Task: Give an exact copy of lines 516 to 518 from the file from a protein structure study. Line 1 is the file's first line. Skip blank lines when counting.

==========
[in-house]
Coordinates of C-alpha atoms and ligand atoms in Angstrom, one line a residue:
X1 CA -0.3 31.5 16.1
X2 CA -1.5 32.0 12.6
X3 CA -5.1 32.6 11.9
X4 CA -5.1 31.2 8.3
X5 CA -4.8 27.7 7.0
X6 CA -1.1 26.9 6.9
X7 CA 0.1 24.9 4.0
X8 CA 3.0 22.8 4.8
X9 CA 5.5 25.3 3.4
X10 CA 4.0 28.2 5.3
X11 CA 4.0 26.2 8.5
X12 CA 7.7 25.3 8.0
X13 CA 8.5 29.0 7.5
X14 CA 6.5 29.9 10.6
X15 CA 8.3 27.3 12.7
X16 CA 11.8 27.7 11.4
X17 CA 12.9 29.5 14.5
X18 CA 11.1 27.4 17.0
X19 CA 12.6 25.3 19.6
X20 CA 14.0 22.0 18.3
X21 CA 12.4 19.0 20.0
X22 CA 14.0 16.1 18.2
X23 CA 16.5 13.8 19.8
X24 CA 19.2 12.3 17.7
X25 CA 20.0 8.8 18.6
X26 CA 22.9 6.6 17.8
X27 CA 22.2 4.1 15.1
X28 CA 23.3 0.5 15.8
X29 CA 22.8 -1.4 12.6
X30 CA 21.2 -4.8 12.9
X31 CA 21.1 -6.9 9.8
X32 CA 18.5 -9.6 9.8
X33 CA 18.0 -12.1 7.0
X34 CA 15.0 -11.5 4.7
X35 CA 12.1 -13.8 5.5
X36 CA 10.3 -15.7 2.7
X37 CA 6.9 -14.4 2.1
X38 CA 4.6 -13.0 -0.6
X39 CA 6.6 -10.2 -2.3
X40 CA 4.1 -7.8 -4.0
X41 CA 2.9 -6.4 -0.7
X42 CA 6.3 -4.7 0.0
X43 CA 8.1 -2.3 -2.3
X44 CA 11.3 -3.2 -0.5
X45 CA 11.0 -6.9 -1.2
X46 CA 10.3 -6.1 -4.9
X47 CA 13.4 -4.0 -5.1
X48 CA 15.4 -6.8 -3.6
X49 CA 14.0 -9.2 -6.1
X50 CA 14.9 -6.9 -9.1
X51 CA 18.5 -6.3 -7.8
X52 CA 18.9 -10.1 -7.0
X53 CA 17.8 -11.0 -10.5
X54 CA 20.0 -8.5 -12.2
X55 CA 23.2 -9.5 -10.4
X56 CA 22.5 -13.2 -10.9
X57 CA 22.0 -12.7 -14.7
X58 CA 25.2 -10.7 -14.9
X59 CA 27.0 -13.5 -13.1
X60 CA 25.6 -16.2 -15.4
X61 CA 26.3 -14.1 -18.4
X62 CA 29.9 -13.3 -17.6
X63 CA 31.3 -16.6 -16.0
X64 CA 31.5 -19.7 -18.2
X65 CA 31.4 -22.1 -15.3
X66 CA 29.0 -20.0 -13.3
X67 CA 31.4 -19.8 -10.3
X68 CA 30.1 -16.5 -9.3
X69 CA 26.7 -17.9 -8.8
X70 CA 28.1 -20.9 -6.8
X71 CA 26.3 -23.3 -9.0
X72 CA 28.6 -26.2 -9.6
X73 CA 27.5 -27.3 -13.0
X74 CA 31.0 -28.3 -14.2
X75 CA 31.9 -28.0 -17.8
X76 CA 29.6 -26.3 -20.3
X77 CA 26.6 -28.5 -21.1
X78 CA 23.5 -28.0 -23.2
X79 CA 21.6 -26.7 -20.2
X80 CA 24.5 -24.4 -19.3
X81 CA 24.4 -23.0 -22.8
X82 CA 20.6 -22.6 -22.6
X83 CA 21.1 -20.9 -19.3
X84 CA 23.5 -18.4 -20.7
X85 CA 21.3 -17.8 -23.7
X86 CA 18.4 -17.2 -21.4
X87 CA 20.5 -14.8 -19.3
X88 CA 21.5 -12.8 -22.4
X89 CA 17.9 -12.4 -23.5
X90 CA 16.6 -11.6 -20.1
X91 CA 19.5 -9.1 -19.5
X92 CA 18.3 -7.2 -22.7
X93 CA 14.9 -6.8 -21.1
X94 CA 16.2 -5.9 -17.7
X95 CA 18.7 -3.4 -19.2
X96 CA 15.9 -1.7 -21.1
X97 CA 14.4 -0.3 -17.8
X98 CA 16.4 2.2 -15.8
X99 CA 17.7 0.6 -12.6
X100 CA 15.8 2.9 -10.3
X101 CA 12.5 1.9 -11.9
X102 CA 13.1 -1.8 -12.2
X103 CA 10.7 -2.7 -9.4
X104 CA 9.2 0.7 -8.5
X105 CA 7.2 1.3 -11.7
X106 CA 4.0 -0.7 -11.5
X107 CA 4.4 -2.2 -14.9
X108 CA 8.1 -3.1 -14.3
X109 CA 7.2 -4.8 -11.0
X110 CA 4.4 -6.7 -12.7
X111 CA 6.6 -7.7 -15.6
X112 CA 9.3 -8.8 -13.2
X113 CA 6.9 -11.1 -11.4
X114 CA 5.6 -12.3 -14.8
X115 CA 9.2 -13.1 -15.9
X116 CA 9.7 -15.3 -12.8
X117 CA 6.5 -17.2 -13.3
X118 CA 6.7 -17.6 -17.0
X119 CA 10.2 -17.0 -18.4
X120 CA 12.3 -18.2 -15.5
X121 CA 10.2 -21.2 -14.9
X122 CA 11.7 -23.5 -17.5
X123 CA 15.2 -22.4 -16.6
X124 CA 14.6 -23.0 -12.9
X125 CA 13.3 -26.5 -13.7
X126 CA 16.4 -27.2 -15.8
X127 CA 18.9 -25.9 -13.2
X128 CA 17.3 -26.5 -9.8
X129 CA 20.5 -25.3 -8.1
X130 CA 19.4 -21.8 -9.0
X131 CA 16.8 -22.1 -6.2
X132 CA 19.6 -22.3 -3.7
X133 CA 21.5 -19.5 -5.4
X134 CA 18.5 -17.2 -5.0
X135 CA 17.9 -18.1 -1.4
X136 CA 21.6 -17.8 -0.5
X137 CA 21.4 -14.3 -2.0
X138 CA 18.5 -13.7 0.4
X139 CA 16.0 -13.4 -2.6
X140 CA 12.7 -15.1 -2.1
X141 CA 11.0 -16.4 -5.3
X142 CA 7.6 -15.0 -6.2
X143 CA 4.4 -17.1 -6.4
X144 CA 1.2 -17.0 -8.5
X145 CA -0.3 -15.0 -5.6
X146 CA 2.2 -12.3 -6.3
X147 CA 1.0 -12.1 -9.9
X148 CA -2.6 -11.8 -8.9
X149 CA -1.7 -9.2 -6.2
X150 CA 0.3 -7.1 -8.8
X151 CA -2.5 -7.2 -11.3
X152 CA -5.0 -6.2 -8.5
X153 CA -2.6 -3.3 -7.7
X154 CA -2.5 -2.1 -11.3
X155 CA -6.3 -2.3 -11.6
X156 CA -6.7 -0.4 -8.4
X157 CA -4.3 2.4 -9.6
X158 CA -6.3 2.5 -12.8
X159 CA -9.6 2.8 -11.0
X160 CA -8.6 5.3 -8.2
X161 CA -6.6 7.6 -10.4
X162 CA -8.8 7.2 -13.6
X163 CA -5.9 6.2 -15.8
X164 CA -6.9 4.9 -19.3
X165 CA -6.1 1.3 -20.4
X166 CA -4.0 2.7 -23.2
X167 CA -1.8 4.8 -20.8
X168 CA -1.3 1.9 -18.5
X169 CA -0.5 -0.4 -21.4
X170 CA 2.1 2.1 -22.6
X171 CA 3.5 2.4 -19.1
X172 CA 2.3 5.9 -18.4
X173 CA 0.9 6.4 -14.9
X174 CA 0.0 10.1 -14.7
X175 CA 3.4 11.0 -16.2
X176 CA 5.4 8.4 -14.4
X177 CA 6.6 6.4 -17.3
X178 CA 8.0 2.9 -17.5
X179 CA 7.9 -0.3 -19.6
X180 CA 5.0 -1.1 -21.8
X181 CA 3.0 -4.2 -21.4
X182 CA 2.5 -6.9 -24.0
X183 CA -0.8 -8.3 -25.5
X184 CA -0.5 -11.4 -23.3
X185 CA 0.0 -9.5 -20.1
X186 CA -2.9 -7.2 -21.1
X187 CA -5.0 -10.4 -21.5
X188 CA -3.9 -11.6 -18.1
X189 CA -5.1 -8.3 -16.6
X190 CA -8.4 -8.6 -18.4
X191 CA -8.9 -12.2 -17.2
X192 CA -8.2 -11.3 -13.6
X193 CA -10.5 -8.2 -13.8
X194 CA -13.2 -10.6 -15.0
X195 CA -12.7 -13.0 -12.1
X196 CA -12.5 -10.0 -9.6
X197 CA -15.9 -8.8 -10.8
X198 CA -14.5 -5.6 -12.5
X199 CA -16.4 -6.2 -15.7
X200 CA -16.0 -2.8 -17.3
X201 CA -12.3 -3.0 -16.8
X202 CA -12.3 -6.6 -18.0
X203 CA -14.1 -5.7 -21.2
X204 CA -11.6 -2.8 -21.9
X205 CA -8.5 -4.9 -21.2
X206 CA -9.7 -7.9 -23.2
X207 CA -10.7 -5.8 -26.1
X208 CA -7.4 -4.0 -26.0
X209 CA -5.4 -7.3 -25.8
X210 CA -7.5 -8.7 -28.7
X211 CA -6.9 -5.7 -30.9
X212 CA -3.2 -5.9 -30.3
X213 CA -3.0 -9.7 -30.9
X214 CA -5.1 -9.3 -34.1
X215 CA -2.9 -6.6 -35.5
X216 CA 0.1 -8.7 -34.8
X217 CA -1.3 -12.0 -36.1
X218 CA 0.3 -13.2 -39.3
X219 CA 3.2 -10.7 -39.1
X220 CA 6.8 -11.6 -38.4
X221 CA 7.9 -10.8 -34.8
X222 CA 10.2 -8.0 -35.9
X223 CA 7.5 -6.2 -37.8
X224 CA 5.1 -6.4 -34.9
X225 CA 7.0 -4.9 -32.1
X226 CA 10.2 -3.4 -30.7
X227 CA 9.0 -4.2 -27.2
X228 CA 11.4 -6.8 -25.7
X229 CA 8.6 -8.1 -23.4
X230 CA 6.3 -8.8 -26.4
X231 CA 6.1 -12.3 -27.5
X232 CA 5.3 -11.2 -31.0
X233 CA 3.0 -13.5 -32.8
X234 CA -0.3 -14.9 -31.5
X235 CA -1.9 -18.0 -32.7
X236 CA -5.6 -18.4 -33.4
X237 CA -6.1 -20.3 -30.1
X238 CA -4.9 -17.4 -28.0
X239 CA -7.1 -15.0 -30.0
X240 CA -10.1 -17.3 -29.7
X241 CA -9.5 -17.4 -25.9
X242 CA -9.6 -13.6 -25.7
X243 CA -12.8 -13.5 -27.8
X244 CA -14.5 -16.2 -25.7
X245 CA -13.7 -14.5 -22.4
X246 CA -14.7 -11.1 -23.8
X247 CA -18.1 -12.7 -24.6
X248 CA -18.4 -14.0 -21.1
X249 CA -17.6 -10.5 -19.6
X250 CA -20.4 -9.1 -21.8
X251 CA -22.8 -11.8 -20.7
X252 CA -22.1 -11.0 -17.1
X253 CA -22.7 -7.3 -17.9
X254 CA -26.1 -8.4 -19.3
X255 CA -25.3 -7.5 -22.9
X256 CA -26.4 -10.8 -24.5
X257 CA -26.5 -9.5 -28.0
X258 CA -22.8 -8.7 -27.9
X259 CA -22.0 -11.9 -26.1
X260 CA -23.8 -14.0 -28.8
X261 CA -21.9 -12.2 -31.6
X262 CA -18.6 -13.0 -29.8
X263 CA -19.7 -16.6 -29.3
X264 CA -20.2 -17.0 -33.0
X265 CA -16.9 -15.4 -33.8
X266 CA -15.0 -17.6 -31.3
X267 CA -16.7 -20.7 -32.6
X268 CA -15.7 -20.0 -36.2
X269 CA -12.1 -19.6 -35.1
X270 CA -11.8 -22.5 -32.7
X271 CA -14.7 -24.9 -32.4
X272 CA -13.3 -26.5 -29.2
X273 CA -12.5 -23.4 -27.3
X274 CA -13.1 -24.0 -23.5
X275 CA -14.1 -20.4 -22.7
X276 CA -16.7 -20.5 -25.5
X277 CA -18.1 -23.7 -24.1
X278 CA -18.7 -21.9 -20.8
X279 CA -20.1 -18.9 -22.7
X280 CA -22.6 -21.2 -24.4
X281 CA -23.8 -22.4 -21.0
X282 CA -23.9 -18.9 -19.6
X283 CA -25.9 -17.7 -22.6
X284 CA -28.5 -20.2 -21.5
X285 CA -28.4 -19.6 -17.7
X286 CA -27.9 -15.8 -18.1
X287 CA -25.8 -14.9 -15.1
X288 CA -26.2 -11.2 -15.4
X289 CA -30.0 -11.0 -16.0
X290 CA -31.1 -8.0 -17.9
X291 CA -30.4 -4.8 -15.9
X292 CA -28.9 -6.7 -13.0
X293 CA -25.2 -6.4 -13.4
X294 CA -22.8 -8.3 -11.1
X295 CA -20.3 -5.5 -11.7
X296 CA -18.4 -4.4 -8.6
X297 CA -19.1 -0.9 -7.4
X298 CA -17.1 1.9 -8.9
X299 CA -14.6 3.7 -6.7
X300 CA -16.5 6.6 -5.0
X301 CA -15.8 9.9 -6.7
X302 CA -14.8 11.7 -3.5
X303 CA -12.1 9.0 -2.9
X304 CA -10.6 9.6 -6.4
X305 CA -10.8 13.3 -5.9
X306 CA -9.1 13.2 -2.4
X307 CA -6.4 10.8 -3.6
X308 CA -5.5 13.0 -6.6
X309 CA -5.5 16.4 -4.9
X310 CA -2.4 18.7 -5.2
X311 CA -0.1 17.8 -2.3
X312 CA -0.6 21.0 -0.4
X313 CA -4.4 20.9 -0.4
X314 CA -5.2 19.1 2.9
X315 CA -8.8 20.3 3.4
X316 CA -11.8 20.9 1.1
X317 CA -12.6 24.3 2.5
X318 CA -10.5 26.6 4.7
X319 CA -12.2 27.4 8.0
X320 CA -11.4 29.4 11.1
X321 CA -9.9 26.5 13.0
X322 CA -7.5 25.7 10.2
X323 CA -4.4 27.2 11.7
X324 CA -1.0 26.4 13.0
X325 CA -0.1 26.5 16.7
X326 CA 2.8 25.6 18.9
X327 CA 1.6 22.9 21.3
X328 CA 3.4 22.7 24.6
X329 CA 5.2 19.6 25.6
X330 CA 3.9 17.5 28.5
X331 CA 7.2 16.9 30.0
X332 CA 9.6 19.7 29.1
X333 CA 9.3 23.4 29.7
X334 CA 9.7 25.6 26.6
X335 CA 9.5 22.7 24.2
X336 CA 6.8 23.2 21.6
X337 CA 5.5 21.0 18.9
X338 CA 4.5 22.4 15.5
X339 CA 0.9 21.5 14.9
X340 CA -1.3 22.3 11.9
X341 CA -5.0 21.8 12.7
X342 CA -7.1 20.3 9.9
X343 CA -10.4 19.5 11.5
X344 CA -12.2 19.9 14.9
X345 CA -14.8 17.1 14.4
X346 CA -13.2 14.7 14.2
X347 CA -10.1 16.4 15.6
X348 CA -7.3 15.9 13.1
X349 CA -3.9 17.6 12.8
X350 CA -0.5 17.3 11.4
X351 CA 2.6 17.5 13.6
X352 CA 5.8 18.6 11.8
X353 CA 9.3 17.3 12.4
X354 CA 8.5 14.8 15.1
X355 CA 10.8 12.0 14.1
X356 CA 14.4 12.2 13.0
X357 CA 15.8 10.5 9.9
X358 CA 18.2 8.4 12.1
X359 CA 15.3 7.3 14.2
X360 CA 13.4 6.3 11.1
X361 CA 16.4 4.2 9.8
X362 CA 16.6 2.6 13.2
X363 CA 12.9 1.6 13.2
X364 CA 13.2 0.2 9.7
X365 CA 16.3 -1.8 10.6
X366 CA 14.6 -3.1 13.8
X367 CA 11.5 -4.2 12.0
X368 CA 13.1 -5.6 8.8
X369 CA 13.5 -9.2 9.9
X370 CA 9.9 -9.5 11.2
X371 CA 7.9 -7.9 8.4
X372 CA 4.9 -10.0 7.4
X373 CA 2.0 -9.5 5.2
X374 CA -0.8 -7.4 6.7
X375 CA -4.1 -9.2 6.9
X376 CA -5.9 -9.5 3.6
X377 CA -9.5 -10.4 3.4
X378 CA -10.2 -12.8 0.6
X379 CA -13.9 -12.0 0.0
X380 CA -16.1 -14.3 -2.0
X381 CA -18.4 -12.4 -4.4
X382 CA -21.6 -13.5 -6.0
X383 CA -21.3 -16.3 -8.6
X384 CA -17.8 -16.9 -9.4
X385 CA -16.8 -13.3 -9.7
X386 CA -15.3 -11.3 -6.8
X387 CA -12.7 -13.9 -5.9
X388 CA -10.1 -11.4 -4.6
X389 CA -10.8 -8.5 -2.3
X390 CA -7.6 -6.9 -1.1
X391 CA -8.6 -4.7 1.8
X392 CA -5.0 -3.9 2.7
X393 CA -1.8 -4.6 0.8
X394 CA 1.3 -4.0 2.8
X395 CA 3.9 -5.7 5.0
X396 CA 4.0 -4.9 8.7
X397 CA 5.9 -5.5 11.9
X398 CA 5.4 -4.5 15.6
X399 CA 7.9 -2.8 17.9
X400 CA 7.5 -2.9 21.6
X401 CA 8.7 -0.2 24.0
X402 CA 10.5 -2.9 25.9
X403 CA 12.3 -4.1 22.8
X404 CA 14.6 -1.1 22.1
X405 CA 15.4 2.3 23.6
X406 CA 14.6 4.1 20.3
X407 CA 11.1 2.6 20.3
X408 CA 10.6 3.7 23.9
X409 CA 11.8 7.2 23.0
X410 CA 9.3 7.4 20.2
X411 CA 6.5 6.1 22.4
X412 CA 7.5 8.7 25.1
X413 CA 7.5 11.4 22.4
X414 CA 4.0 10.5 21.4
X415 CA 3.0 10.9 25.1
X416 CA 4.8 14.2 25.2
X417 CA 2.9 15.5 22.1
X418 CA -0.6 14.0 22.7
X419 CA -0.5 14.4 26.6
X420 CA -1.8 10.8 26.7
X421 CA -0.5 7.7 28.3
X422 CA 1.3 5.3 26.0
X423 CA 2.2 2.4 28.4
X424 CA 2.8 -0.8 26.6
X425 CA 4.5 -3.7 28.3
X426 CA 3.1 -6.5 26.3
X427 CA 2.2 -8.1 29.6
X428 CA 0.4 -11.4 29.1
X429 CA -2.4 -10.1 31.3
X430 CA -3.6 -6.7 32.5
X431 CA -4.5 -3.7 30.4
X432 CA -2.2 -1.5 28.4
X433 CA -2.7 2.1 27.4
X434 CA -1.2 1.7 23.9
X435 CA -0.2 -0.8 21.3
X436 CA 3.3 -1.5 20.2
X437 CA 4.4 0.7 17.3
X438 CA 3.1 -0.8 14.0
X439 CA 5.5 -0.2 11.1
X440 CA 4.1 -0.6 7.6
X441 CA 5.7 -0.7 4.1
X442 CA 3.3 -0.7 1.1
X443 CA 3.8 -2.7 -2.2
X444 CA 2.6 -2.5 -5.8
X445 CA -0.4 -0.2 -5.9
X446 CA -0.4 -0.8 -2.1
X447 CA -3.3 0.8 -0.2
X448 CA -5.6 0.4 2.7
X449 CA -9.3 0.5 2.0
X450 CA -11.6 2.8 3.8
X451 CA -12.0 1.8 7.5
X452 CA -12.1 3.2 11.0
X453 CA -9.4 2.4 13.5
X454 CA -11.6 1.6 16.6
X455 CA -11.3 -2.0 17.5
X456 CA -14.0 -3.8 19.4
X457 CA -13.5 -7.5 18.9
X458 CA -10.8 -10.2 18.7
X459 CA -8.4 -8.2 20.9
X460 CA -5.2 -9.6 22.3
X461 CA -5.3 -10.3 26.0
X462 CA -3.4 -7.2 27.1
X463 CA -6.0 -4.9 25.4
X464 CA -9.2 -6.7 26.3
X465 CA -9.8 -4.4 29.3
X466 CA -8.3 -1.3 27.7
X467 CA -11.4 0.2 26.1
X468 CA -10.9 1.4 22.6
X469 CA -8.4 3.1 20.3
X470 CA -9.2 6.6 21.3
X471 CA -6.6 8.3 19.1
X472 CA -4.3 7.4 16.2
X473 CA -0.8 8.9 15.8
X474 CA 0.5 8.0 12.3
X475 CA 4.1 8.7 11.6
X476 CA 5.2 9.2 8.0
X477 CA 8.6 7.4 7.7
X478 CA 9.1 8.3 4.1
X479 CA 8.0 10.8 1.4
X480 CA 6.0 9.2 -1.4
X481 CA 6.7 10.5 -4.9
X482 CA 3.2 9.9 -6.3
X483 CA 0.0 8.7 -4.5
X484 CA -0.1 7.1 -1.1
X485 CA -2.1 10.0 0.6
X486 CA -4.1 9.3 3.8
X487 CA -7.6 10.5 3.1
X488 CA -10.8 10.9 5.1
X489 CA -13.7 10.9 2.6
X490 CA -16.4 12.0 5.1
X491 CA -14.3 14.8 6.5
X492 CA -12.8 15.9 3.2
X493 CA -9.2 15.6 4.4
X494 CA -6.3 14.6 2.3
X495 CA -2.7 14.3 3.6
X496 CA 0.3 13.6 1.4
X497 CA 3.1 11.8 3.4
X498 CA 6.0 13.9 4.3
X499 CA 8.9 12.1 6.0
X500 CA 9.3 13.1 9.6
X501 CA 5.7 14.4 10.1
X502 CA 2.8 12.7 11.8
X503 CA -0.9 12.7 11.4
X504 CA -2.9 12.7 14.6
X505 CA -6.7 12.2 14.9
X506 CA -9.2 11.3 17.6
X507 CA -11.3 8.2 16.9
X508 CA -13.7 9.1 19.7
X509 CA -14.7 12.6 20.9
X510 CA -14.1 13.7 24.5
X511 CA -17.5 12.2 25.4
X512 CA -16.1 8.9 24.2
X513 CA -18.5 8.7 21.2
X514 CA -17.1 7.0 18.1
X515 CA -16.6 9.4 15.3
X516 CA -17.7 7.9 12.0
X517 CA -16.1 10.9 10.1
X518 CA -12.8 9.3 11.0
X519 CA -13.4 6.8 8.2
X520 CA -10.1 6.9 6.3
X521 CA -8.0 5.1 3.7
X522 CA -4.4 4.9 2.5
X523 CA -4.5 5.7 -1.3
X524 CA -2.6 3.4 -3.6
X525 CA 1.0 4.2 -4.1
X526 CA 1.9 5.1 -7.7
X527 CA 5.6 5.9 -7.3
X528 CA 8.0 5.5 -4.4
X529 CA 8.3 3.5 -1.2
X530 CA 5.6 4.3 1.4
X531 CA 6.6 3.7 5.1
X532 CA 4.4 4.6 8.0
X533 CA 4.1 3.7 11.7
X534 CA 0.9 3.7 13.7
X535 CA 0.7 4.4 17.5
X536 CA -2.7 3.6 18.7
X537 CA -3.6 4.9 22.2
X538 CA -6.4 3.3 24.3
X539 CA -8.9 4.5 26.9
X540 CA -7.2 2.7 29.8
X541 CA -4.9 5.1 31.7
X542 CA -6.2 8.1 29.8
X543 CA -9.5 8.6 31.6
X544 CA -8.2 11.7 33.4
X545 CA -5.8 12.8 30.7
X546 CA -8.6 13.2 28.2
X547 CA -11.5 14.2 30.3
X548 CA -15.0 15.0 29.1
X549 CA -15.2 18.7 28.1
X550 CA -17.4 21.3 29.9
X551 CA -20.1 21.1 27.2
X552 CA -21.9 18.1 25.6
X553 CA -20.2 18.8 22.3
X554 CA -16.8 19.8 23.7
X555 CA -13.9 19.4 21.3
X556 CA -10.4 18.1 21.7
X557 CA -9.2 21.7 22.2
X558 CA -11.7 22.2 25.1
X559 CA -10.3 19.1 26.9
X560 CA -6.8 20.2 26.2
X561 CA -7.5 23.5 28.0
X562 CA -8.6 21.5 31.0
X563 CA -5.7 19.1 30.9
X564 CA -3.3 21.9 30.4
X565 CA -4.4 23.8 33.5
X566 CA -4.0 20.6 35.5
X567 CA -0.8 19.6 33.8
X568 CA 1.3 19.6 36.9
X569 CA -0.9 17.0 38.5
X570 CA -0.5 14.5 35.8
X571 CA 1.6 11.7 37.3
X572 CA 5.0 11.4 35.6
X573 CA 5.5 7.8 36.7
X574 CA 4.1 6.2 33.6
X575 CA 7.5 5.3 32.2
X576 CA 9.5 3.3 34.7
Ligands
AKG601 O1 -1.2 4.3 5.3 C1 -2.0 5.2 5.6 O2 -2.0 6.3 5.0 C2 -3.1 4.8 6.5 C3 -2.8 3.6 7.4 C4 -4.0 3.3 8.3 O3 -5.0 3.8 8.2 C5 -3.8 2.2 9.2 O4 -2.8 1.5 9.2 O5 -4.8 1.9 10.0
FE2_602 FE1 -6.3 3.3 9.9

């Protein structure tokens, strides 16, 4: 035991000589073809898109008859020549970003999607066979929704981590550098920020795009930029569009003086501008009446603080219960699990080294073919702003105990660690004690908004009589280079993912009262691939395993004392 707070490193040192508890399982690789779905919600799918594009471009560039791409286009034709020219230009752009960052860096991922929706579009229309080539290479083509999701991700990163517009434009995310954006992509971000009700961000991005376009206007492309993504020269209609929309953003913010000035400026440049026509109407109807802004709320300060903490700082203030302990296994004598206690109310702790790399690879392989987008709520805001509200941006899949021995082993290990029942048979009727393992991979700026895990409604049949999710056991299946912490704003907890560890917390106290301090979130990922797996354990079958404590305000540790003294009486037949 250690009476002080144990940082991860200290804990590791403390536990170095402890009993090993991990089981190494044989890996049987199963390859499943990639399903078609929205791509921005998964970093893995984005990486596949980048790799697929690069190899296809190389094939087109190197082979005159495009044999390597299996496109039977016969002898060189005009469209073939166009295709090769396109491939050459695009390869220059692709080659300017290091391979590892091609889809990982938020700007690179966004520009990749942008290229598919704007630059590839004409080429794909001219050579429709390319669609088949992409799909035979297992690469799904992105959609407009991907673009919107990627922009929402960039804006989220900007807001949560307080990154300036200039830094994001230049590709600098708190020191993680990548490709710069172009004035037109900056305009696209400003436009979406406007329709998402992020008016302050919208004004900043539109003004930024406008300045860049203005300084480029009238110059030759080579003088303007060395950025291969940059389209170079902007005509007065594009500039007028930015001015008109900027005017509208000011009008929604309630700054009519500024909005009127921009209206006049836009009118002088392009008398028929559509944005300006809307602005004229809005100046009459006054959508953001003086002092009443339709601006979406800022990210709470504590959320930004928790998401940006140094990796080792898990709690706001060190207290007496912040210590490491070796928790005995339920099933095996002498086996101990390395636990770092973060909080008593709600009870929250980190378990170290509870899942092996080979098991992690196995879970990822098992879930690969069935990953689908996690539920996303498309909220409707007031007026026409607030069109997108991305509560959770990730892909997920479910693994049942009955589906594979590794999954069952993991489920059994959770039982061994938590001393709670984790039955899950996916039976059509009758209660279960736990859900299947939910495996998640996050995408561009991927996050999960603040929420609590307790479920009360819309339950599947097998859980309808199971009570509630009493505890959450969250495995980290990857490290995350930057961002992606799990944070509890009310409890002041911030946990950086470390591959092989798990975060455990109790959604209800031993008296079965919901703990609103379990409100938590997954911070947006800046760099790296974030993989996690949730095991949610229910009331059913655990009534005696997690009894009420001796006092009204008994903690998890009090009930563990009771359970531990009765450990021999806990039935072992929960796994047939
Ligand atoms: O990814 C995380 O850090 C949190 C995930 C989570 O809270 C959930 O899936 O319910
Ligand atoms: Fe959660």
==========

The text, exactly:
X514 CA -17.1 7.0 18.1
X515 CA -16.6 9.4 15.3
X516 CA -17.7 7.9 12.0